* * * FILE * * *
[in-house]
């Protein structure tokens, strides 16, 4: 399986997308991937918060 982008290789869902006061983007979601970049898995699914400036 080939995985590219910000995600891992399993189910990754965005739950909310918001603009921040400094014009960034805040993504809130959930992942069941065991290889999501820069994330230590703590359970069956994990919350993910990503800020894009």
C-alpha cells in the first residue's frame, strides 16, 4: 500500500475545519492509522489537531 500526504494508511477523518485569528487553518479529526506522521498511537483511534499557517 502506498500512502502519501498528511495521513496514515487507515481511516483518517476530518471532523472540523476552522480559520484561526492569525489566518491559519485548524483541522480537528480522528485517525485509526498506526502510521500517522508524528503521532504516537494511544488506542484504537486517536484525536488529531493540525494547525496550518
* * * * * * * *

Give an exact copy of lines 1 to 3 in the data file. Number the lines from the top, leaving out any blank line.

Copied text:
[in-house]
């Protein structure tokens, strides 16, 4: 399986997308991937918060 982008290789869902006061983007979601970049898995699914400036 080939995985590219910000995600891992399993189910990754965005739950909310918001603009921040400094014009960034805040993504809130959930992942069941065991290889999501820069994330230590703590359970069956994990919350993910990503800020894009």
C-alpha cells in the first residue's frame, strides 16, 4: 500500500475545519492509522489537531 500526504494508511477523518485569528487553518479529526506522521498511537483511534499557517 502506498500512502502519501498528511495521513496514515487507515481511516483518517476530518471532523472540523476552522480559520484561526492569525489566518491559519485548524483541522480537528480522528485517525485509526498506526502510521500517522508524528503521532504516537494511544488506542484504537486517536484525536488529531493540525494547525496550518